Anything may be valued either intrinsically, or as pursuant to some other valued thing. But unlike wanting, or desiring, all valuing ultimately rests on intrinsically valuing. Thus, the possibility of a politically viable cultural pluralism depends on the possibility of common, or at the very least, intrinsic values compatibly pursued by the different cultural subgroups within a society. An unhappy illustration is that of a bicultural society, half-slave, half-enslaver, in which the value of sheer physical survival is pursued as intrinsic by the slaves and is quite compatible with the pursuit by their free masters of their own continued hegemony.
To characterize someone as more or less rational is to assess the coherence that obtains between the things that person values and why that person does what he or she does in order to achieve or maintain them.7 It is important that it is the pursuit of things valued, not of things wanted, that is relevant to rationality.
Harry is trying to give up smoking. He believes it aggravates his allergies and that he'll be healthier without it. He is courting a woman who has given him an ultimatum: choose between her or his tobacco. Yet, when the desire grows great enough, Harry manages to get himself a smoke. He hides cigarettes around his apartment and begs them from coworkers. He chews breath mints when his girlfriend comes over. We cannot fault Harry's intelligence in his pursuit of nicotine; yet we can question his rationality given his wider constellation of values.
How are we to distinguish wanting something one values from wanting something one does not value? It will suffice here to characterize a "mere" want or desire as such if and only if:
a. the object of the desire is dispensable to achieving something valued;
b. the pursuit of this object gainsays higher values; and
c. the want or desire manifests itself in certain feelings.
A choice is rational to the extent it is pursuant to something valued by the chooser. I will call A "weakly rational" if and only if A's choices are pursuant to things A values. A is "strongly rational" if and only if A's choices are pursuant to A's intrinsic values according to their rank order. Harry may be weakly rational because he ignores his intrinsic values when making choices, especially when he is "just doing his job" as a member of some bureaucracy. Despite his valuing honesty -- intrinsically, let us suppose -- he may declare false expenditures on his or his organization's tax forms to lower the amount owed. The school, in promoting weak rationality, does indeed prep are one for life as an organizational functionary. When we allow that Harry has succumbed to temptation, or is merely following "sharp business practice, " we recognize that values may be held despite their being, even systematically, gainsaid. But it is only with respect to his personal values that such gainsaying activity casts doubt on the strength of Harry's commitment or rationality -- so profound has our moral schizophrenia, our organization-orientation, become.8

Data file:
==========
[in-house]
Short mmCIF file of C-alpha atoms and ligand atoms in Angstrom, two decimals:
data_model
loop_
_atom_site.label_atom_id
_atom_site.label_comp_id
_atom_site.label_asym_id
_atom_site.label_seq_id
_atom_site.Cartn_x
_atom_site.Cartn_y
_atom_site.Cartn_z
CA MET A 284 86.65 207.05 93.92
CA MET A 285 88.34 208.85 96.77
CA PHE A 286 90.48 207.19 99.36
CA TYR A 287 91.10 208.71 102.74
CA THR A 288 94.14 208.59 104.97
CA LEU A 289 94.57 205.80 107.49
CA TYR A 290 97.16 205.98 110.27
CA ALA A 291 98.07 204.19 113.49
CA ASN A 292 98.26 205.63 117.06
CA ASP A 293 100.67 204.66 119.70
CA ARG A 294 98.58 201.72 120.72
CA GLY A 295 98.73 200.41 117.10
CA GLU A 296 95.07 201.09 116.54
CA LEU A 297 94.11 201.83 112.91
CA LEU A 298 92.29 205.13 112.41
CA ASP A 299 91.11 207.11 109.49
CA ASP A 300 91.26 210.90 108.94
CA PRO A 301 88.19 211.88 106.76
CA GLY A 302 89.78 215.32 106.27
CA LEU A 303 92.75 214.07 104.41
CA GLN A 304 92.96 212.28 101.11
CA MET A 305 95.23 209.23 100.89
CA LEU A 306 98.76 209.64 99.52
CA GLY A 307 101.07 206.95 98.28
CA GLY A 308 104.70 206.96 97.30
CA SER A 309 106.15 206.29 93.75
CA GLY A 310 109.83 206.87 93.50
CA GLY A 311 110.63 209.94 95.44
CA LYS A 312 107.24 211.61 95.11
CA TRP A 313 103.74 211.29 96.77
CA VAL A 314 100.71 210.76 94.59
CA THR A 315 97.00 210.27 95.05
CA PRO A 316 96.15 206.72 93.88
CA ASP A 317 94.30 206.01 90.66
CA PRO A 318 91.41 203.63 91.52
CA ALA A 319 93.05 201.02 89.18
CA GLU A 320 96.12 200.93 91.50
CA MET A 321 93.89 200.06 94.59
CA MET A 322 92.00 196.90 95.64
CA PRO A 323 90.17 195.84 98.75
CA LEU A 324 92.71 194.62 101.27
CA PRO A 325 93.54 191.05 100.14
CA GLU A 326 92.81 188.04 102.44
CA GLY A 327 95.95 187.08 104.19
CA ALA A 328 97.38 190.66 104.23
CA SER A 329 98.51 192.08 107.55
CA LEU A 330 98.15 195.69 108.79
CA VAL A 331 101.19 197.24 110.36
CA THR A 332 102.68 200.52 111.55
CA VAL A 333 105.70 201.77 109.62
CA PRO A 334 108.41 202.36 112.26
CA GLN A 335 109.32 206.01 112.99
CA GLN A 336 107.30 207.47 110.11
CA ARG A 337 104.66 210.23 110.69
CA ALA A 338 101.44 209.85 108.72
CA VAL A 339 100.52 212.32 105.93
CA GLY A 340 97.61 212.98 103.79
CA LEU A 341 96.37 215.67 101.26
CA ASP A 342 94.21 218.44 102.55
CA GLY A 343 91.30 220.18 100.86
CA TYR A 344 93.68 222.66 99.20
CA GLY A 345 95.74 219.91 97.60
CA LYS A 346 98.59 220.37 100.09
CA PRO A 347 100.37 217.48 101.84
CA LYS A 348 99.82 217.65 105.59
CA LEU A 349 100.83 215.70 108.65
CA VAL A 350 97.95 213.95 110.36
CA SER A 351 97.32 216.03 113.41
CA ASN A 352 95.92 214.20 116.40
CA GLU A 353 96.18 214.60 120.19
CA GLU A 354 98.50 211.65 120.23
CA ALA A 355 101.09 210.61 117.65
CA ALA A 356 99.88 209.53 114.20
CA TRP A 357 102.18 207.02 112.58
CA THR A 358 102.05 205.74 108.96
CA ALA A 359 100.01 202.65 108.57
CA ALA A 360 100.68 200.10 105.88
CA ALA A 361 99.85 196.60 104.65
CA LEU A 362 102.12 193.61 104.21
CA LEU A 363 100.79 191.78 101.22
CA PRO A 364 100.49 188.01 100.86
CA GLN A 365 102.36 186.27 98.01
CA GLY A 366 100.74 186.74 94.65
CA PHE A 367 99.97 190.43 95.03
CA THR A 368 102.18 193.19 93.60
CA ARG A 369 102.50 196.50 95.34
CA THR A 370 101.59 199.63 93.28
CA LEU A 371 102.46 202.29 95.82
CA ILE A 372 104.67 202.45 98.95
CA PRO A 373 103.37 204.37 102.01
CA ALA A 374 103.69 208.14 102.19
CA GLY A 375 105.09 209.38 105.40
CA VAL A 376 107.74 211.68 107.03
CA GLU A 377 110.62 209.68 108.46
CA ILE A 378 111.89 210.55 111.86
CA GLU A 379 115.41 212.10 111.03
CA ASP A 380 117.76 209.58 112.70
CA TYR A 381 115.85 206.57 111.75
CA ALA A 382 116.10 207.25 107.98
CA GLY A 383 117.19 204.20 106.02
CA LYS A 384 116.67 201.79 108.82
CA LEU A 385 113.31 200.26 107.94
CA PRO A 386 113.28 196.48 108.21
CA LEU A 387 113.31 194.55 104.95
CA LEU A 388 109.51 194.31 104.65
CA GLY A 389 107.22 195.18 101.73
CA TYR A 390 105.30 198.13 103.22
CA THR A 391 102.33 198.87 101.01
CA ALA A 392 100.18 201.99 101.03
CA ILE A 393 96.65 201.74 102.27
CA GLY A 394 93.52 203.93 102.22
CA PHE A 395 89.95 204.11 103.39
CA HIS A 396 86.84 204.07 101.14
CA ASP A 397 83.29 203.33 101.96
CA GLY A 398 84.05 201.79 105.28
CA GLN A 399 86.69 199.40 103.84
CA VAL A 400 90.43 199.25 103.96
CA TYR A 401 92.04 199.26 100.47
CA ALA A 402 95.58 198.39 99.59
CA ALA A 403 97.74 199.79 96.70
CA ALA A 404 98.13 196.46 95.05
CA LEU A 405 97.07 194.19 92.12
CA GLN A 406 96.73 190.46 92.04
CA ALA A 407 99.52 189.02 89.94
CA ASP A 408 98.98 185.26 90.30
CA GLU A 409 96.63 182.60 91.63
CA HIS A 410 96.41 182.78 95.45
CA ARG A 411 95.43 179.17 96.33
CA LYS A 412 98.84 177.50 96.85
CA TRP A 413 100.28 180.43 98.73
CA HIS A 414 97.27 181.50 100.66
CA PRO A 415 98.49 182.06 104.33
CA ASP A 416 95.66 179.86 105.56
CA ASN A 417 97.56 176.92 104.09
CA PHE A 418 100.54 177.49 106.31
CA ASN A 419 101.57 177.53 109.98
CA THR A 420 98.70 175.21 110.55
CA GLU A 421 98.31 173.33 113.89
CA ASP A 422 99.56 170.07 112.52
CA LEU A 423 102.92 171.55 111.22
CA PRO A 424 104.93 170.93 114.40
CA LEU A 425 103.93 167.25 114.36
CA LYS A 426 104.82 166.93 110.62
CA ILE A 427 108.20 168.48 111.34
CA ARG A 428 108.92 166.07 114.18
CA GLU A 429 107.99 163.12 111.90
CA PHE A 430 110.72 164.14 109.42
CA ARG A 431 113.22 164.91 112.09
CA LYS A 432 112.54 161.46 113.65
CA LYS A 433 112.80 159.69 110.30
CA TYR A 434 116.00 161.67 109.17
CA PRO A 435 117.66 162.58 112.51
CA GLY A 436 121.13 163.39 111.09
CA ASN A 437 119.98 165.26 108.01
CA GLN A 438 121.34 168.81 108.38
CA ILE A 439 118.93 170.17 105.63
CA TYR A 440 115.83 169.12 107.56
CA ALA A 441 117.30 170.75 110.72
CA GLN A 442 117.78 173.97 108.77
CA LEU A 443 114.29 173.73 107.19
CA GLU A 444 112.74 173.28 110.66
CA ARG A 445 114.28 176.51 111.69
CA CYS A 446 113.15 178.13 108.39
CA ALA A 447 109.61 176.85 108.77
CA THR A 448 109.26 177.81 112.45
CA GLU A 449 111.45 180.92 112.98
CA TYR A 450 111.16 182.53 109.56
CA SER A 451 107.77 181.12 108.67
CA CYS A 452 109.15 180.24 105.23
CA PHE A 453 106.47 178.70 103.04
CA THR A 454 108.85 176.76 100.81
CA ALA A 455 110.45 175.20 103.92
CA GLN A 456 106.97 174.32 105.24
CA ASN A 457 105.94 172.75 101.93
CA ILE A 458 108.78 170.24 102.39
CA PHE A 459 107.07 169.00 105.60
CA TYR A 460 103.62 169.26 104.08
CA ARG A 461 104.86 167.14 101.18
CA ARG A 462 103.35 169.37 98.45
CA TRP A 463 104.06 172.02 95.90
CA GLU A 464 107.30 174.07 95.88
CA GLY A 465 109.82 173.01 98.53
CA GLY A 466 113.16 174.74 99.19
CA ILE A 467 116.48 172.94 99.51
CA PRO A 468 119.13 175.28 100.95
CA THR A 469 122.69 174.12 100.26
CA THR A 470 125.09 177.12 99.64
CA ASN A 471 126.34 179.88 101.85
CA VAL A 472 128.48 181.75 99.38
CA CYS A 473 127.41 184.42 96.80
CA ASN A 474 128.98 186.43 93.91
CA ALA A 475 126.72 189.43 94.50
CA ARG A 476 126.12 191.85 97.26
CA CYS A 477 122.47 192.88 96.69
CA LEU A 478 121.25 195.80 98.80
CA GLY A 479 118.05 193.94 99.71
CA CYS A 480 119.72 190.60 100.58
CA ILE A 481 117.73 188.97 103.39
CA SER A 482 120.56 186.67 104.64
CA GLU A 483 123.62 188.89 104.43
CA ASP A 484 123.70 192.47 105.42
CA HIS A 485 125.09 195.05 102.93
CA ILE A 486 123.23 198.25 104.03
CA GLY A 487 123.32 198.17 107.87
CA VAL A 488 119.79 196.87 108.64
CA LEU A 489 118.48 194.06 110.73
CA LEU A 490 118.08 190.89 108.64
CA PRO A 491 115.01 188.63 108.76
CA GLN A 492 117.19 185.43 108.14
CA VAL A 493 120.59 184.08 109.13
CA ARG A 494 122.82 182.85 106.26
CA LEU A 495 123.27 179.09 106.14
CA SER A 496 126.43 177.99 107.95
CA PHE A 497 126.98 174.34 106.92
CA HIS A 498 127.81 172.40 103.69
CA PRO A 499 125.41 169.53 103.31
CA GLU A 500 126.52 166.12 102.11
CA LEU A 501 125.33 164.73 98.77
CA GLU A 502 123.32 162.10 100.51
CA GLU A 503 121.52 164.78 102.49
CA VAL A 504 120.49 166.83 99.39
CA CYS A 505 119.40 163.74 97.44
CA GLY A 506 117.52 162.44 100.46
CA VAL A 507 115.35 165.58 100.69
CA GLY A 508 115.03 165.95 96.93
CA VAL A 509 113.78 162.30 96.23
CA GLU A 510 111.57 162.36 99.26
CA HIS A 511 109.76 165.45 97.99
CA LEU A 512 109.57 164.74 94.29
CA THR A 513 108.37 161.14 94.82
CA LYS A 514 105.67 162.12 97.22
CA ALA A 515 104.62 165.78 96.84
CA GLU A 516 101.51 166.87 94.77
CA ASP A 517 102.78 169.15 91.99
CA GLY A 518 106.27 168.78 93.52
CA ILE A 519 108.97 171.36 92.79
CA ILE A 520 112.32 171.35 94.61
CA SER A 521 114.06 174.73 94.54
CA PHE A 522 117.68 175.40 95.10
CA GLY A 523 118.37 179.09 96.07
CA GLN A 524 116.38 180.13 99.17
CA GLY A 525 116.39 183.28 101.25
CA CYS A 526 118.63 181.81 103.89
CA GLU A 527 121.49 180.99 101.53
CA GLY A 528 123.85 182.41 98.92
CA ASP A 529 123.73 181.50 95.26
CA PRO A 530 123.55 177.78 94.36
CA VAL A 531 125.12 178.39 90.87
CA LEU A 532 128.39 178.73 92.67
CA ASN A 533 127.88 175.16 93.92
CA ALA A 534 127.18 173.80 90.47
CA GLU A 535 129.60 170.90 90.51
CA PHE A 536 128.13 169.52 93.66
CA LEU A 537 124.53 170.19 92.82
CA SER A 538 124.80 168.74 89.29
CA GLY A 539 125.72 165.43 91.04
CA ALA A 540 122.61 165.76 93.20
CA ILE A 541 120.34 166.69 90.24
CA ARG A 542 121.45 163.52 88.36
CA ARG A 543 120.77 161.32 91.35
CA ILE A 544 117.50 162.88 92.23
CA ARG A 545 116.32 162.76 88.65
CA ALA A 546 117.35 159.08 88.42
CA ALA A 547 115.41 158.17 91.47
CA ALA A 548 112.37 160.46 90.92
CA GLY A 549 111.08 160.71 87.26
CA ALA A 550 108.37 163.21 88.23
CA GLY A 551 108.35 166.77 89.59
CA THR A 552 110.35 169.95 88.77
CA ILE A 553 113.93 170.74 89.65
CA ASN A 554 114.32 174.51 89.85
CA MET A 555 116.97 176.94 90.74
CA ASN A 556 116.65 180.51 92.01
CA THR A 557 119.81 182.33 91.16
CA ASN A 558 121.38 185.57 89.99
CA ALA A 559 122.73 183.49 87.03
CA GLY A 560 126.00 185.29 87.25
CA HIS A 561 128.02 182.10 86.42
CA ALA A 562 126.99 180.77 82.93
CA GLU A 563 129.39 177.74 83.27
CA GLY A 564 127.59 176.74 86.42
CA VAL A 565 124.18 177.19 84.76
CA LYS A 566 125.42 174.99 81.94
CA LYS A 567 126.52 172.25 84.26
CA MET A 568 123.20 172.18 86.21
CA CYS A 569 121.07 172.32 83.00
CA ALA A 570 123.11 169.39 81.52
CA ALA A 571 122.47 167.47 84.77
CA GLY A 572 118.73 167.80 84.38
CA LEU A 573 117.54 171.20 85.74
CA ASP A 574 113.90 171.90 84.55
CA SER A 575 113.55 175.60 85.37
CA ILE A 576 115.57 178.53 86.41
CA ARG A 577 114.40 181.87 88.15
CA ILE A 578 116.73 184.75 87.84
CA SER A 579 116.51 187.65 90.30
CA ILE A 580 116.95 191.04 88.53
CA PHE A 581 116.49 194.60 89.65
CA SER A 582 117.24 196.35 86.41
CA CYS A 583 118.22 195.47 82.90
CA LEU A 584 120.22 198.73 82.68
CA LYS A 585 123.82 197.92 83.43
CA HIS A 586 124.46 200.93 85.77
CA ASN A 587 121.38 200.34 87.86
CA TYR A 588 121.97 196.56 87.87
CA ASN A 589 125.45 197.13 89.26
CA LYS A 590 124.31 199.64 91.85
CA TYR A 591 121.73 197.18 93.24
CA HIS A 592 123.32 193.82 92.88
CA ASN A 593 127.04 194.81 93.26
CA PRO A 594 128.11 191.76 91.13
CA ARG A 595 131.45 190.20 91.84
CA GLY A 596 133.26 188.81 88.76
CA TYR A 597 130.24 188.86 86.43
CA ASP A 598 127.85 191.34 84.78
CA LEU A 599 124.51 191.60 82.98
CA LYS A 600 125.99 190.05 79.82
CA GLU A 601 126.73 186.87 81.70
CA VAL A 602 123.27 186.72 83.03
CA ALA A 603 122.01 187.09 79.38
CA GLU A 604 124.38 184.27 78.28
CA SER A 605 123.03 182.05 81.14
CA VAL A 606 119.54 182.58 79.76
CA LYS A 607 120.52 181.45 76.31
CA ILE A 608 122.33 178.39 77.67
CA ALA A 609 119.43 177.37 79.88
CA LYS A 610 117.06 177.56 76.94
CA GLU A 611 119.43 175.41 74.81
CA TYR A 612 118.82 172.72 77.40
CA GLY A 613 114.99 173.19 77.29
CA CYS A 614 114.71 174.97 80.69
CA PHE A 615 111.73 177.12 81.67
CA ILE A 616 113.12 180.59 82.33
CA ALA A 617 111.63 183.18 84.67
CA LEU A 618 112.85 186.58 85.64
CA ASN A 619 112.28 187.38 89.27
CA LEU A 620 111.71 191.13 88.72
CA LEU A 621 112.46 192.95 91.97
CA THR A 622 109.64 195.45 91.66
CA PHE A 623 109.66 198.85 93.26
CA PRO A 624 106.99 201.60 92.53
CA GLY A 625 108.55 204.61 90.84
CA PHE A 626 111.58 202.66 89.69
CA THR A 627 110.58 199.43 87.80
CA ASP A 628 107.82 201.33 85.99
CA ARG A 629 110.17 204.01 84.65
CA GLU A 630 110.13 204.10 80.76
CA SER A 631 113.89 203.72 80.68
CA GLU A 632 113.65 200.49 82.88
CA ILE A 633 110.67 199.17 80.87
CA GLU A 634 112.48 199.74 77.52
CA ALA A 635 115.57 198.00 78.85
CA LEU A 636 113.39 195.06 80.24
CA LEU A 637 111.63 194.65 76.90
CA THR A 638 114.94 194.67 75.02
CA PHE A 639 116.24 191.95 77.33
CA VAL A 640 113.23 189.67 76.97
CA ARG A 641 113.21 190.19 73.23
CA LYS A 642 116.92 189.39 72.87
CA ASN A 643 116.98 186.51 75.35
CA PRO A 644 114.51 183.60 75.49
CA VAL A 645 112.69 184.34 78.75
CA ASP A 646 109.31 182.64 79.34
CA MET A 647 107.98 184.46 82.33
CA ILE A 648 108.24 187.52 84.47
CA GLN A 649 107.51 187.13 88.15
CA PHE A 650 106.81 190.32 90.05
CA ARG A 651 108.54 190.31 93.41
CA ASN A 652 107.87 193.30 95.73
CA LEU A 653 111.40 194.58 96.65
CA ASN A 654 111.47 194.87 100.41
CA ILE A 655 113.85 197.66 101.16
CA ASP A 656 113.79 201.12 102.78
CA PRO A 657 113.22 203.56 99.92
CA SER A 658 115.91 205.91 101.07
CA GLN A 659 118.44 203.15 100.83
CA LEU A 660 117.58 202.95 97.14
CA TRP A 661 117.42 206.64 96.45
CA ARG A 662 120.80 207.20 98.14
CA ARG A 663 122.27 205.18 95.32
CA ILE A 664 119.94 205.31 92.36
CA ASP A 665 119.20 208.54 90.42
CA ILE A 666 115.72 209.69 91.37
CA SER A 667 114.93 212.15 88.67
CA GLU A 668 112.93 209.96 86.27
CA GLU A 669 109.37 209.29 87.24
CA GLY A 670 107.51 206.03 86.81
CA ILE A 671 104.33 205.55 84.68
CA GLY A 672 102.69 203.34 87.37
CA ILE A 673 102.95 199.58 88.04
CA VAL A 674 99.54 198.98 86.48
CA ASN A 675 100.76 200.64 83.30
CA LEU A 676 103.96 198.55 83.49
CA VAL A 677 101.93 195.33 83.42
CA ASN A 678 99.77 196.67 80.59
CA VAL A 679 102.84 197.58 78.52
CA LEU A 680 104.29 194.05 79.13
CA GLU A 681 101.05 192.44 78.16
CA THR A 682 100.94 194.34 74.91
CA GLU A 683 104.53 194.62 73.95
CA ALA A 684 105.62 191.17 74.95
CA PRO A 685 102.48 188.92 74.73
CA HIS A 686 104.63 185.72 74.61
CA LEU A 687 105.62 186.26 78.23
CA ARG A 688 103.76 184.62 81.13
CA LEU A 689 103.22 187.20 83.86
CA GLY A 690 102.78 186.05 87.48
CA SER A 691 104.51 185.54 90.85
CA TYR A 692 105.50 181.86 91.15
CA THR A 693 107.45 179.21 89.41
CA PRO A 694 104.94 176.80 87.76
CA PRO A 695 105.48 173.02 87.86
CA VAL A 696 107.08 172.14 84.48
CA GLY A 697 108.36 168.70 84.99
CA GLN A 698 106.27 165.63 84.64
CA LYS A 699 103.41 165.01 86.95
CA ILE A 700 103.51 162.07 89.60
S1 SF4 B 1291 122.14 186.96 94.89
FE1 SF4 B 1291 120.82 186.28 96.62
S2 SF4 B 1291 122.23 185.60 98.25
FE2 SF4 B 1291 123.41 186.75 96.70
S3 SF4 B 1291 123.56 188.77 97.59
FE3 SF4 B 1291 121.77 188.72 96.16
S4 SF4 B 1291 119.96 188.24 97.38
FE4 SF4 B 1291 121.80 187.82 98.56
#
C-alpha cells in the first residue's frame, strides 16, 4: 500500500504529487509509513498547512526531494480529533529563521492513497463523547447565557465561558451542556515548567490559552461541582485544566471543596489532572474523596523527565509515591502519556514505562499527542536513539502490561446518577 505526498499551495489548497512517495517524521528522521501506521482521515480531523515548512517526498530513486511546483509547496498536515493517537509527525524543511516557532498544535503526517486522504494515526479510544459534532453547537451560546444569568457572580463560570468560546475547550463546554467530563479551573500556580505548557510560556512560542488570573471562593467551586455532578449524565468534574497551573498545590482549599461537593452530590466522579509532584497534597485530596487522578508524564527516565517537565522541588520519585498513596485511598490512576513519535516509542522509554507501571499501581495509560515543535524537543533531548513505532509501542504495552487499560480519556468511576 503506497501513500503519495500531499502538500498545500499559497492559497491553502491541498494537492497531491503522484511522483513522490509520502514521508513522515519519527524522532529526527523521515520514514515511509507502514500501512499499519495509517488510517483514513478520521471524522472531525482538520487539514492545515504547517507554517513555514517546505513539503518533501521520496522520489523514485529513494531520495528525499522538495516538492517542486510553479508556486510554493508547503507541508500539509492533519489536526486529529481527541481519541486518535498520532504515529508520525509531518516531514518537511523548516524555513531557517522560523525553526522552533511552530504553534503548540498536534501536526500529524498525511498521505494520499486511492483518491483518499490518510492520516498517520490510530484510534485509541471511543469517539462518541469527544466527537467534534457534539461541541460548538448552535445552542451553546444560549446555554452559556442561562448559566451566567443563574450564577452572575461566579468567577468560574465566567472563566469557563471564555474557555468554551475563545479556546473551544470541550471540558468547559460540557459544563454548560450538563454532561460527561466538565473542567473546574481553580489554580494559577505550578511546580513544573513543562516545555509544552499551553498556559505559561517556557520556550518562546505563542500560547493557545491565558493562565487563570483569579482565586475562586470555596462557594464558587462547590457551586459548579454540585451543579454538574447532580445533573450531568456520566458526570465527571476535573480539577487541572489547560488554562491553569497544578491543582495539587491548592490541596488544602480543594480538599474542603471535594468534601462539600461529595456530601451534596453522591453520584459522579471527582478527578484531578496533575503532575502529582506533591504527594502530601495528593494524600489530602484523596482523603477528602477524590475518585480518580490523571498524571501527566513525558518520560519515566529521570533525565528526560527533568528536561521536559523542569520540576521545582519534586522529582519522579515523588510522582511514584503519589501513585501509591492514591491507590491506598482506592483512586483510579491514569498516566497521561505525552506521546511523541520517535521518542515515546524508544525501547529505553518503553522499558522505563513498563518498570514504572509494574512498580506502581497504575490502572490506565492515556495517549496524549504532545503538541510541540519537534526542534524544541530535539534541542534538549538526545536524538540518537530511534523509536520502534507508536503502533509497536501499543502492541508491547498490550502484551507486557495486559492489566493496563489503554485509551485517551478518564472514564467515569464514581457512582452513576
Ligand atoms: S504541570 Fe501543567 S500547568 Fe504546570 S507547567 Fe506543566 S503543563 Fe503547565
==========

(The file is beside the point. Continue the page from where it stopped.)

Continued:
Coherence is not merely something to be valued or not, but is central to our conception of rationality. The pursuit of multiple ends is less coherent if the actions taken toward them interfere with one another. But one must be careful not to confuse coherence with popular notions of a "general scientific orientation towards life." It is not incoherent, say, for a physicist to believe in God provided he distinguishes types of knowledge. If the pursuit of certain values is restricted to certain times and places, then coherence within a restricted realm does not require either coherence across realms nor coherence in other realms of human endeavor. From the rigor of his logic, one cannot draw any conclusions about a philosopher's moral or religious life.